Euro slips to multi-month low as ECB divergence with Fed widens
The euro slipped to its lowest level in more than a year as the market reflected on the rising number of Covid-19 cases in Europe. The currency dropped to 1.1300 against the US dollar and to 83 cents against the British pound.
Euro under pressure
The euro has tumbled by almost 8% against the US dollar this year. The gains have accelerated this month as investors price in more divergence between Europe and the United States.
Recent data from the US paint a picture of an economy that is doing relatively well. The labour market has tightened as evidenced by the relatively low unemployment rate. Similarly, retail sales and inflation have all risen in the past few months.
Europe’s case has been different. While some EU member states like Germany and France have staged a strong recovery, other smaller ones have struggled.
Therefore, analysts believe that there will be a divergence between the ECB and the Federal Reserve. Recently, the Fed has signalled that it will move to tighten its conditions. Indeed, it has already started tapering its asset purchases by about $15 billion.
On the other hand, in Europe, the number of Covid cases is rising. Indeed, Austria announced that it will start a nationwide lockdown next week. And Germany has not ruled out new lockdowns to curb the spread of the virus.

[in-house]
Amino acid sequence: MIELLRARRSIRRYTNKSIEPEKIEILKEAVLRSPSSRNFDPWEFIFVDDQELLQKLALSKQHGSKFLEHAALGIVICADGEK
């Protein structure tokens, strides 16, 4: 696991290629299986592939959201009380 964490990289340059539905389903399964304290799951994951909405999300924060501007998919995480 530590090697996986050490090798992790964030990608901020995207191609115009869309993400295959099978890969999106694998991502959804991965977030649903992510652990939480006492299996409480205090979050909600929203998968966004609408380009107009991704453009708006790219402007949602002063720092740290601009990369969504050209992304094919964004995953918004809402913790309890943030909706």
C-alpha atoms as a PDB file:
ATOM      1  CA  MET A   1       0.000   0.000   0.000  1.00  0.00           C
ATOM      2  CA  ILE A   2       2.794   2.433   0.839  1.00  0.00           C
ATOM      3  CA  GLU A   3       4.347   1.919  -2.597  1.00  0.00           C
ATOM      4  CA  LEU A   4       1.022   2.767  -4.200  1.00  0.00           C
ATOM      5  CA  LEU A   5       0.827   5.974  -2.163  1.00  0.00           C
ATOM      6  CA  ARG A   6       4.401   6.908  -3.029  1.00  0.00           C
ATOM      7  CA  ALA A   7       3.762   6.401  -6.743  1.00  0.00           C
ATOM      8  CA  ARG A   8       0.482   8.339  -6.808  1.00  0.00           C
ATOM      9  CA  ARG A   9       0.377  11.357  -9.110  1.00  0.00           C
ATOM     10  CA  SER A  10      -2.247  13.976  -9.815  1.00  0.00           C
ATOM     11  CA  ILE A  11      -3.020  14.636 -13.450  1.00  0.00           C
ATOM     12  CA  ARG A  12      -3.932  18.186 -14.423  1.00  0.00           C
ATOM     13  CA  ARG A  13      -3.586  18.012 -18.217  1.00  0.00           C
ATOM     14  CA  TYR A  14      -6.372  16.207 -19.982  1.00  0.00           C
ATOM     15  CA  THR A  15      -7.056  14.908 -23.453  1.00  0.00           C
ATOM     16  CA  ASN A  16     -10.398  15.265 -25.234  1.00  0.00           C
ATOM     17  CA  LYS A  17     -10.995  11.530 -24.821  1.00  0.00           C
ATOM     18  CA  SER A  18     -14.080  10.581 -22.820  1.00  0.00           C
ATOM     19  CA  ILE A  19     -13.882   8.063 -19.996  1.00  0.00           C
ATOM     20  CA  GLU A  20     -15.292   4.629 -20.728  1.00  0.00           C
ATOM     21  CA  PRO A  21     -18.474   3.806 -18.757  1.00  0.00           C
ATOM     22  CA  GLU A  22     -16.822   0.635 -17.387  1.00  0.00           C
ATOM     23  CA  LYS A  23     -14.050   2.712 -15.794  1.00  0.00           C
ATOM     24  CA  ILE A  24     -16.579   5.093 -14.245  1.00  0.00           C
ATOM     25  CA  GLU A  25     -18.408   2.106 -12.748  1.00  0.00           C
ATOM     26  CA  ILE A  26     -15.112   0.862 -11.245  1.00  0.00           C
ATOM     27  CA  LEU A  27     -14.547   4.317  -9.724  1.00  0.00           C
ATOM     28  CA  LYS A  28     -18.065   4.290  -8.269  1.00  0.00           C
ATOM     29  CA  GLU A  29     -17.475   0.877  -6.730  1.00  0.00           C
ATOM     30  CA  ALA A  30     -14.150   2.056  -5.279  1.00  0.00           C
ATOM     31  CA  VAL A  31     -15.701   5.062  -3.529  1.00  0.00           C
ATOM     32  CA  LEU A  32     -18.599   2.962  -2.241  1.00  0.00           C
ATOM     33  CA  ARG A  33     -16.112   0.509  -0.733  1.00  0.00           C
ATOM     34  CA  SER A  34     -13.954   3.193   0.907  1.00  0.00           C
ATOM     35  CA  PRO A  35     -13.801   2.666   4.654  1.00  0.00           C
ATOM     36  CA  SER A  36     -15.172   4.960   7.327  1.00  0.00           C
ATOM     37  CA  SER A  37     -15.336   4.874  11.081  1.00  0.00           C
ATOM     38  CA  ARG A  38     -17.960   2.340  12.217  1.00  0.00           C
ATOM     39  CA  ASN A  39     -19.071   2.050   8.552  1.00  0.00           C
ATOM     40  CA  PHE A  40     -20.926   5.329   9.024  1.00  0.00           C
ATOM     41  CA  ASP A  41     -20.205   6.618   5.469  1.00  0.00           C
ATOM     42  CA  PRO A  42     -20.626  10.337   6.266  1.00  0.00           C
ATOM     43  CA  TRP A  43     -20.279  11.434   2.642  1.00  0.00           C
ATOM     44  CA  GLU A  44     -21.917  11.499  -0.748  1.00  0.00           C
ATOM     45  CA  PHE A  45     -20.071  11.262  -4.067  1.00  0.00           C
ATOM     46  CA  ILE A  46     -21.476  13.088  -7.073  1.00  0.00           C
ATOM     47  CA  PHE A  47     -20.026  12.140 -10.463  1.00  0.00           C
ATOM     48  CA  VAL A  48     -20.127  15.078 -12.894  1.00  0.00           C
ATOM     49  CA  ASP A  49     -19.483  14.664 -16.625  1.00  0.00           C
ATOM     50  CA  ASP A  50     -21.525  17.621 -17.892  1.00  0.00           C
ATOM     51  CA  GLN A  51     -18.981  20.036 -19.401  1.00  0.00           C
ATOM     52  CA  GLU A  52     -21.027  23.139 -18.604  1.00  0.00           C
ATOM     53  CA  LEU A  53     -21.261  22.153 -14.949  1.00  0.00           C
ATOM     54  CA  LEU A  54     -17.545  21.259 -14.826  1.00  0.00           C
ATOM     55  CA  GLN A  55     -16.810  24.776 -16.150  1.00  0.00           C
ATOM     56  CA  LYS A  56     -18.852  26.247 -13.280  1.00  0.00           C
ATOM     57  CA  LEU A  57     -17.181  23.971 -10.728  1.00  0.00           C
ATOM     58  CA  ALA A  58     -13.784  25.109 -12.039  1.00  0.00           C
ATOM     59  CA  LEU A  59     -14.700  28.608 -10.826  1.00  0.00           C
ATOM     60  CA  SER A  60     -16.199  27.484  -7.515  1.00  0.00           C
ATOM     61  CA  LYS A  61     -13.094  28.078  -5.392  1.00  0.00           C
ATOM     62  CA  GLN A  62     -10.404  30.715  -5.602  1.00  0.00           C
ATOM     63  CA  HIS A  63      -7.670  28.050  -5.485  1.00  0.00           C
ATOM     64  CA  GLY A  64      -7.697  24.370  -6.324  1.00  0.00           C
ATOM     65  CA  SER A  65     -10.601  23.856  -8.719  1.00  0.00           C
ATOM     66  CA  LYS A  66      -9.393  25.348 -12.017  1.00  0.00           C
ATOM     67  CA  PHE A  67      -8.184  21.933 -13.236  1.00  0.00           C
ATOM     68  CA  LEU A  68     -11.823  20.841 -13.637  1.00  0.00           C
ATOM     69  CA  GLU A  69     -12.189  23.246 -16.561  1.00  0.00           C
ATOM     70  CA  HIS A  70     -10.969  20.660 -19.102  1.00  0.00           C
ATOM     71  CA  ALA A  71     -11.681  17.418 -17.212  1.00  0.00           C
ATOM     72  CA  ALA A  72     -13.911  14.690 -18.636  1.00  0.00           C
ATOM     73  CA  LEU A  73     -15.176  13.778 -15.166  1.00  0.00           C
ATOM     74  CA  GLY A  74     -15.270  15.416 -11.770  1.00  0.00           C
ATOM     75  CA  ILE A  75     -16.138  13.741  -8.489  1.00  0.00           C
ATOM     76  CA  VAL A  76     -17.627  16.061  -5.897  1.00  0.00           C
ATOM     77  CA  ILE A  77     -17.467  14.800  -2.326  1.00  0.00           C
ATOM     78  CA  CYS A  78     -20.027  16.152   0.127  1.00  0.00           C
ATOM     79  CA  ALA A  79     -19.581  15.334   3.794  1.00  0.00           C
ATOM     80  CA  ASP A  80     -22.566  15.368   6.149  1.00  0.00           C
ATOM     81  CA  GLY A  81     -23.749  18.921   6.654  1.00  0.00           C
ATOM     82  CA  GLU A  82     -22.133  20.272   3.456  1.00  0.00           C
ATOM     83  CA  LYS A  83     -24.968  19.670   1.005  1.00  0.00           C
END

Therefore, analysts believe that the ECB will be patient before tightening. In a statement on Friday, Christine Lagarde said that it will be unlikely that the ECB will hike interest rates in 2022.
Divergence with the UK
The euro has also slumped against the British pound since the UK economy has made a strong rebound in the past few months.
Data published earlier this week showed that the UK unemployment rate is sliding. It fell to a pandemic-era low of 4.4%. Further data showed that inflation rose to a decade-high of 4.2%. And on Friday, numbers showed that the retail sector has been relatively vibrant.
Therefore, there is a potential that a divergence between the ECB and the Bank of England will be there in the near term.